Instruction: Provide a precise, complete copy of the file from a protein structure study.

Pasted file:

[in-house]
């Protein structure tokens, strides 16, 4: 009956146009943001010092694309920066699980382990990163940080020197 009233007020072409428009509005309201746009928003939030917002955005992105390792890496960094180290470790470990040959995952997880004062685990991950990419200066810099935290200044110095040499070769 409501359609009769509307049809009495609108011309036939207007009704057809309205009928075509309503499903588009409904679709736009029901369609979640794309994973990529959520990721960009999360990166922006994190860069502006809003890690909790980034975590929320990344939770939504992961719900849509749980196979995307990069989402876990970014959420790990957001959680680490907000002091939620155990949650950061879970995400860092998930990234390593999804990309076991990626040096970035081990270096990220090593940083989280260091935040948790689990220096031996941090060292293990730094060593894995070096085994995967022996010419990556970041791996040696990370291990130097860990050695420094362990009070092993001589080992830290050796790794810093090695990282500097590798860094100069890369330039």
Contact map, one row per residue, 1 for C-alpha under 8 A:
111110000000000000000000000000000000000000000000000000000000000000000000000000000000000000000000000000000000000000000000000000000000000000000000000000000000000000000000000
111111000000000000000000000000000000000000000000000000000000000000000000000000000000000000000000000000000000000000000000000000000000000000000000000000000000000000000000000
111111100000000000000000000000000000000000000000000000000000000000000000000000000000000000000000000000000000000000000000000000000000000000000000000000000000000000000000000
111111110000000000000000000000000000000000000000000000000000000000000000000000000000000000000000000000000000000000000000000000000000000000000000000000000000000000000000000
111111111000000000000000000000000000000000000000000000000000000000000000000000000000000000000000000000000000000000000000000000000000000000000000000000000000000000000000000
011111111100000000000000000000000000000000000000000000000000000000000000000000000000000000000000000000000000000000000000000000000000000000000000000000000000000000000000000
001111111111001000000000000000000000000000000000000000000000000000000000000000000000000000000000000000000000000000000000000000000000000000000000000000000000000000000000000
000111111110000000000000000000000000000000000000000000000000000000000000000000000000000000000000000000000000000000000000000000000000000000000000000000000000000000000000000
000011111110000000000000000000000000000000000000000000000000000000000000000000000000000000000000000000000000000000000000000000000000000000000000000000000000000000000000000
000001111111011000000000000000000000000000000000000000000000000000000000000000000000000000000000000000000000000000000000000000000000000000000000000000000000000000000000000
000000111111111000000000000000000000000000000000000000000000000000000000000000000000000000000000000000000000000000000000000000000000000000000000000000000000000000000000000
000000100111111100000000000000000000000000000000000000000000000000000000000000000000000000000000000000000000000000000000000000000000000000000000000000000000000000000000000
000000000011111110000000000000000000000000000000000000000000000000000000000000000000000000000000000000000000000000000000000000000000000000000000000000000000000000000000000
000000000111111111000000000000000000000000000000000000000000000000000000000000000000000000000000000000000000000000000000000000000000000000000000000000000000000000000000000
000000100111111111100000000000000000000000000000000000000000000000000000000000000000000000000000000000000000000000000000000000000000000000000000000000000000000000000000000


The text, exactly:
[in-house]
């Protein structure tokens, strides 16, 4: 009956146009943001010092694309920066699980382990990163940080020197 009233007020072409428009509005309201746009928003939030917002955005992105390792890496960094180290470790470990040959995952997880004062685990991950990419200066810099935290200044110095040499070769 409501359609009769509307049809009495609108011309036939207007009704057809309205009928075509309503499903588009409904679709736009029901369609979640794309994973990529959520990721960009999360990166922006994190860069502006809003890690909790980034975590929320990344939770939504992961719900849509749980196979995307990069989402876990970014959420790990957001959680680490907000002091939620155990949650950061879970995400860092998930990234390593999804990309076991990626040096970035081990270096990220090593940083989280260091935040948790689990220096031996941090060292293990730094060593894995070096085994995967022996010419990556970041791996040696990370291990130097860990050695420094362990009070092993001589080992830290050796790794810093090695990282500097590798860094100069890369330039």
Contact map, one row per residue, 1 for C-alpha under 8 A:
111110000000000000000000000000000000000000000000000000000000000000000000000000000000000000000000000000000000000000000000000000000000000000000000000000000000000000000000000
111111000000000000000000000000000000000000000000000000000000000000000000000000000000000000000000000000000000000000000000000000000000000000000000000000000000000000000000000
111111100000000000000000000000000000000000000000000000000000000000000000000000000000000000000000000000000000000000000000000000000000000000000000000000000000000000000000000
111111110000000000000000000000000000000000000000000000000000000000000000000000000000000000000000000000000000000000000000000000000000000000000000000000000000000000000000000
111111111000000000000000000000000000000000000000000000000000000000000000000000000000000000000000000000000000000000000000000000000000000000000000000000000000000000000000000
011111111100000000000000000000000000000000000000000000000000000000000000000000000000000000000000000000000000000000000000000000000000000000000000000000000000000000000000000
001111111111001000000000000000000000000000000000000000000000000000000000000000000000000000000000000000000000000000000000000000000000000000000000000000000000000000000000000
000111111110000000000000000000000000000000000000000000000000000000000000000000000000000000000000000000000000000000000000000000000000000000000000000000000000000000000000000
000011111110000000000000000000000000000000000000000000000000000000000000000000000000000000000000000000000000000000000000000000000000000000000000000000000000000000000000000
000001111111011000000000000000000000000000000000000000000000000000000000000000000000000000000000000000000000000000000000000000000000000000000000000000000000000000000000000
000000111111111000000000000000000000000000000000000000000000000000000000000000000000000000000000000000000000000000000000000000000000000000000000000000000000000000000000000
000000100111111100000000000000000000000000000000000000000000000000000000000000000000000000000000000000000000000000000000000000000000000000000000000000000000000000000000000
000000000011111110000000000000000000000000000000000000000000000000000000000000000000000000000000000000000000000000000000000000000000000000000000000000000000000000000000000
000000000111111111000000000000000000000000000000000000000000000000000000000000000000000000000000000000000000000000000000000000000000000000000000000000000000000000000000000
000000100111111111100000000000000000000000000000000000000000000000000000000000000000000000000000000000000000000000000000000000000000000000000000000000000000000000000000000